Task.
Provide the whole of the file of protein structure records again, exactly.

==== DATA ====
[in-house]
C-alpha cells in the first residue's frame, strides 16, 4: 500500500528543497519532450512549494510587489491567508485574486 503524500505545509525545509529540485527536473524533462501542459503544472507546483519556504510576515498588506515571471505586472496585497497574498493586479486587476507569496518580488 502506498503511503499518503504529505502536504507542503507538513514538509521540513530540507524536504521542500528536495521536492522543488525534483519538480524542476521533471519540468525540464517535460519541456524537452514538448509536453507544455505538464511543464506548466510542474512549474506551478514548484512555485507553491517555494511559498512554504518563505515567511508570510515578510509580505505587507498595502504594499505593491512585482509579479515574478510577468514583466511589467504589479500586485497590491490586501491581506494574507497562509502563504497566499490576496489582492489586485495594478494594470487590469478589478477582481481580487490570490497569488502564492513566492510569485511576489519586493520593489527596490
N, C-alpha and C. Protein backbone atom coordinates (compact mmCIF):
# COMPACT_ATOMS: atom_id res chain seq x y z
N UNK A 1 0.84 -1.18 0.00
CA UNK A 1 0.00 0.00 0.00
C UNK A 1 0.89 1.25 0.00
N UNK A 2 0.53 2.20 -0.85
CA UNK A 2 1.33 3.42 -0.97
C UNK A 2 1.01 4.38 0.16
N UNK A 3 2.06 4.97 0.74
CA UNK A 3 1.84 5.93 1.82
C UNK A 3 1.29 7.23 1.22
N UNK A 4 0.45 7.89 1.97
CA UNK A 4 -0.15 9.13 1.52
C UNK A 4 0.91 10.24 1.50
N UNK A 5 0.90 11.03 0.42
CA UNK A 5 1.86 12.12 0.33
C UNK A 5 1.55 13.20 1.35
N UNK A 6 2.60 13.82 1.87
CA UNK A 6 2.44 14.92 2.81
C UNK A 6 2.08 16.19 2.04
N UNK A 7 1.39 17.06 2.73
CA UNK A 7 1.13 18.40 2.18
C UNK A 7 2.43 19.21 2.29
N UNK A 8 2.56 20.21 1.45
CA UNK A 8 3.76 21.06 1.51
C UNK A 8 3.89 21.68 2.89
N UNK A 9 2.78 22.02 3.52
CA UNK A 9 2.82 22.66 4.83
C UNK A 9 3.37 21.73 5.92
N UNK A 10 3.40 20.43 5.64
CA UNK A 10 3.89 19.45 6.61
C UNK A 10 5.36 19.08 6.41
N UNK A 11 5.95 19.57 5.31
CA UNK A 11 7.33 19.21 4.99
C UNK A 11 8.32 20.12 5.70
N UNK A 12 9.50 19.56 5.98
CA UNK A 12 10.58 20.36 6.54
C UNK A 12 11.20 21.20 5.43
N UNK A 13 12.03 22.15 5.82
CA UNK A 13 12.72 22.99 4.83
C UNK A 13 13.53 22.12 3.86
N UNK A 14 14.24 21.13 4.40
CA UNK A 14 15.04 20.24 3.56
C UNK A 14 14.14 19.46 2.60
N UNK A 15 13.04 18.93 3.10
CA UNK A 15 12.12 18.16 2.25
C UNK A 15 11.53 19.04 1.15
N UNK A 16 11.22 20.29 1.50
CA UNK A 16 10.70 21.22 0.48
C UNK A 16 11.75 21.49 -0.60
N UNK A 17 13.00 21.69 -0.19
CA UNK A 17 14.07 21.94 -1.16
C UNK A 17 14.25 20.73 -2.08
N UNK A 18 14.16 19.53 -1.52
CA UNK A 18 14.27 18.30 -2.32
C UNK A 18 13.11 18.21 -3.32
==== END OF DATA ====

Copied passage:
[in-house]
C-alpha cells in the first residue's frame, strides 16, 4: 500500500528543497519532450512549494510587489491567508485574486 503524500505545509525545509529540485527536473524533462501542459503544472507546483519556504510576515498588506515571471505586472496585497497574498493586479486587476507569496518580488 502506498503511503499518503504529505502536504507542503507538513514538509521540513530540507524536504521542500528536495521536492522543488525534483519538480524542476521533471519540468525540464517535460519541456524537452514538448509536453507544455505538464511543464506548466510542474512549474506551478514548484512555485507553491517555494511559498512554504518563505515567511508570510515578510509580505505587507498595502504594499505593491512585482509579479515574478510577468514583466511589467504589479500586485497590491490586501491581506494574507497562509502563504497566499490576496489582492489586485495594478494594470487590469478589478477582481481580487490570490497569488502564492513566492510569485511576489519586493520593489527596490
N, C-alpha and C. Protein backbone atom coordinates (compact mmCIF):
# COMPACT_ATOMS: atom_id res chain seq x y z
N UNK A 1 0.84 -1.18 0.00
CA UNK A 1 0.00 0.00 0.00
C UNK A 1 0.89 1.25 0.00
N UNK A 2 0.53 2.20 -0.85
CA UNK A 2 1.33 3.42 -0.97
C UNK A 2 1.01 4.38 0.16
N UNK A 3 2.06 4.97 0.74
CA UNK A 3 1.84 5.93 1.82
C UNK A 3 1.29 7.23 1.22
N UNK A 4 0.45 7.89 1.97
CA UNK A 4 -0.15 9.13 1.52
C UNK A 4 0.91 10.24 1.50
N UNK A 5 0.90 11.03 0.42
CA UNK A 5 1.86 12.12 0.33
C UNK A 5 1.55 13.20 1.35
N UNK A 6 2.60 13.82 1.87
CA UNK A 6 2.44 14.92 2.81
C UNK A 6 2.08 16.19 2.04
N UNK A 7 1.39 17.06 2.73
CA UNK A 7 1.13 18.40 2.18
C UNK A 7 2.43 19.21 2.29
N UNK A 8 2.56 20.21 1.45
CA UNK A 8 3.76 21.06 1.51
C UNK A 8 3.89 21.68 2.89
N UNK A 9 2.78 22.02 3.52
CA UNK A 9 2.82 22.66 4.83
C UNK A 9 3.37 21.73 5.92
N UNK A 10 3.40 20.43 5.64
CA UNK A 10 3.89 19.45 6.61
C UNK A 10 5.36 19.08 6.41
N UNK A 11 5.95 19.57 5.31
CA UNK A 11 7.33 19.21 4.99
C UNK A 11 8.32 20.12 5.70
N UNK A 12 9.50 19.56 5.98
CA UNK A 12 10.58 20.36 6.54
C UNK A 12 11.20 21.20 5.43
N UNK A 13 12.03 22.15 5.82
CA UNK A 13 12.72 22.99 4.83
C UNK A 13 13.53 22.12 3.86
N UNK A 14 14.24 21.13 4.40
CA UNK A 14 15.04 20.24 3.56
C UNK A 14 14.14 19.46 2.60
N UNK A 15 13.04 18.93 3.10
CA UNK A 15 12.12 18.16 2.25
C UNK A 15 11.53 19.04 1.15
N UNK A 16 11.22 20.29 1.50
CA UNK A 16 10.70 21.22 0.48
C UNK A 16 11.75 21.49 -0.60
N UNK A 17 13.00 21.69 -0.19
CA UNK A 17 14.07 21.94 -1.16
C UNK A 17 14.25 20.73 -2.08
N UNK A 18 14.16 19.53 -1.52
CA UNK A 18 14.27 18.30 -2.32
C UNK A 18 13.11 18.21 -3.32